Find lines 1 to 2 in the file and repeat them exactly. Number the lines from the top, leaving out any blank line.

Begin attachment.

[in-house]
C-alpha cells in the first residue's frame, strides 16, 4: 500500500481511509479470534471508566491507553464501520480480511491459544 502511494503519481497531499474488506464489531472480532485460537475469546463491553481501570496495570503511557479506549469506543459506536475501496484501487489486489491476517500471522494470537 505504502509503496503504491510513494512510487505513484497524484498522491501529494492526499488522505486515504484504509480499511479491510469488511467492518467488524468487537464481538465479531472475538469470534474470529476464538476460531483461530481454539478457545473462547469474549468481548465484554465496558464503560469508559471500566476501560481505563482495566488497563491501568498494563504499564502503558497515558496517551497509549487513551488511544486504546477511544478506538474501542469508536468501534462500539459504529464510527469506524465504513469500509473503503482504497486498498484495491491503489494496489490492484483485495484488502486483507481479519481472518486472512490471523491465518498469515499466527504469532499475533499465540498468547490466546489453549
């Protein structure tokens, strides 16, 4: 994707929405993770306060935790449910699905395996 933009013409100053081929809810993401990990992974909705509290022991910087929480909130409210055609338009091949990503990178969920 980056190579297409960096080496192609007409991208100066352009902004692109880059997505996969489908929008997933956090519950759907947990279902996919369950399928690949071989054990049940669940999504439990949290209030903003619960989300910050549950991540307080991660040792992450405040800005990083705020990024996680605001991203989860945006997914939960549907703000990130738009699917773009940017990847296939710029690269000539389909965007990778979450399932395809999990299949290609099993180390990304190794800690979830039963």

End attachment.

[in-house]
C-alpha cells in the first residue's frame, strides 16, 4: 500500500481511509479470534471508566491507553464501520480480511491459544 502511494503519481497531499474488506464489531472480532485460537475469546463491553481501570496495570503511557479506549469506543459506536475501496484501487489486489491476517500471522494470537 505504502509503496503504491510513494512510487505513484497524484498522491501529494492526499488522505486515504484504509480499511479491510469488511467492518467488524468487537464481538465479531472475538469470534474470529476464538476460531483461530481454539478457545473462547469474549468481548465484554465496558464503560469508559471500566476501560481505563482495566488497563491501568498494563504499564502503558497515558496517551497509549487513551488511544486504546477511544478506538474501542469508536468501534462500539459504529464510527469506524465504513469500509473503503482504497486498498484495491491503489494496489490492484483485495484488502486483507481479519481472518486472512490471523491465518498469515499466527504469532499475533499465540498468547490466546489453549